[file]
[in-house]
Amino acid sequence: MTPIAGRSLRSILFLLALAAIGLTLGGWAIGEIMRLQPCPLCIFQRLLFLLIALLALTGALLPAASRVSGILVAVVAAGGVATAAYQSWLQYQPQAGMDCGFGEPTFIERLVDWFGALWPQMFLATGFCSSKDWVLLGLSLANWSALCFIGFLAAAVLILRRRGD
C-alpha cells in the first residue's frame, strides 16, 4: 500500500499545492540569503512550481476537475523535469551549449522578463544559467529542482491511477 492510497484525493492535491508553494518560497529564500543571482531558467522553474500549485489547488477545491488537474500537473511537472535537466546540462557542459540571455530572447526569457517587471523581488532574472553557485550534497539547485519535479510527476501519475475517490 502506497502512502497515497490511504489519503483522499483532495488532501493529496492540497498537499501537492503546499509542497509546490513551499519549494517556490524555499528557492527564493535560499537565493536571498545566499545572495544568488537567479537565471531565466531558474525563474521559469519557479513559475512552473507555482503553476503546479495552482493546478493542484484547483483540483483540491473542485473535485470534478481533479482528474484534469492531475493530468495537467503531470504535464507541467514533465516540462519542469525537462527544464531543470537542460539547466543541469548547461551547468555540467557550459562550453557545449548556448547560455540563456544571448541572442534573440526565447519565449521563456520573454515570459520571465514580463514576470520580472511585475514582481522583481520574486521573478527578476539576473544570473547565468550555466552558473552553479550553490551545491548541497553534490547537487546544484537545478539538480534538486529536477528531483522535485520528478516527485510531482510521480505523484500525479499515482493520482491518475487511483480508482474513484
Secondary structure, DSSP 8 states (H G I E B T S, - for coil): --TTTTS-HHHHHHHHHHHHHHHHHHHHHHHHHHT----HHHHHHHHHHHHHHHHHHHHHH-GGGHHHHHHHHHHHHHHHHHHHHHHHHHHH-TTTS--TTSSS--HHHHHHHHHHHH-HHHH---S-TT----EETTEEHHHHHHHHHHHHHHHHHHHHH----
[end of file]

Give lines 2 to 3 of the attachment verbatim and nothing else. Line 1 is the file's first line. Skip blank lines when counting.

Amino acid sequence: MTPIAGRSLRSILFLLALAAIGLTLGGWAIGEIMRLQPCPLCIFQRLLFLLIALLALTGALLPAASRVSGILVAVVAAGGVATAAYQSWLQYQPQAGMDCGFGEPTFIERLVDWFGALWPQMFLATGFCSSKDWVLLGLSLANWSALCFIGFLAAAVLILRRRGD
C-alpha cells in the first residue's frame, strides 16, 4: 500500500499545492540569503512550481476537475523535469551549449522578463544559467529542482491511477 492510497484525493492535491508553494518560497529564500543571482531558467522553474500549485489547488477545491488537474500537473511537472535537466546540462557542459540571455530572447526569457517587471523581488532574472553557485550534497539547485519535479510527476501519475475517490 502506497502512502497515497490511504489519503483522499483532495488532501493529496492540497498537499501537492503546499509542497509546490513551499519549494517556490524555499528557492527564493535560499537565493536571498545566499545572495544568488537567479537565471531565466531558474525563474521559469519557479513559475512552473507555482503553476503546479495552482493546478493542484484547483483540483483540491473542485473535485470534478481533479482528474484534469492531475493530468495537467503531470504535464507541467514533465516540462519542469525537462527544464531543470537542460539547466543541469548547461551547468555540467557550459562550453557545449548556448547560455540563456544571448541572442534573440526565447519565449521563456520573454515570459520571465514580463514576470520580472511585475514582481522583481520574486521573478527578476539576473544570473547565468550555466552558473552553479550553490551545491548541497553534490547537487546544484537545478539538480534538486529536477528531483522535485520528478516527485510531482510521480505523484500525479499515482493520482491518475487511483480508482474513484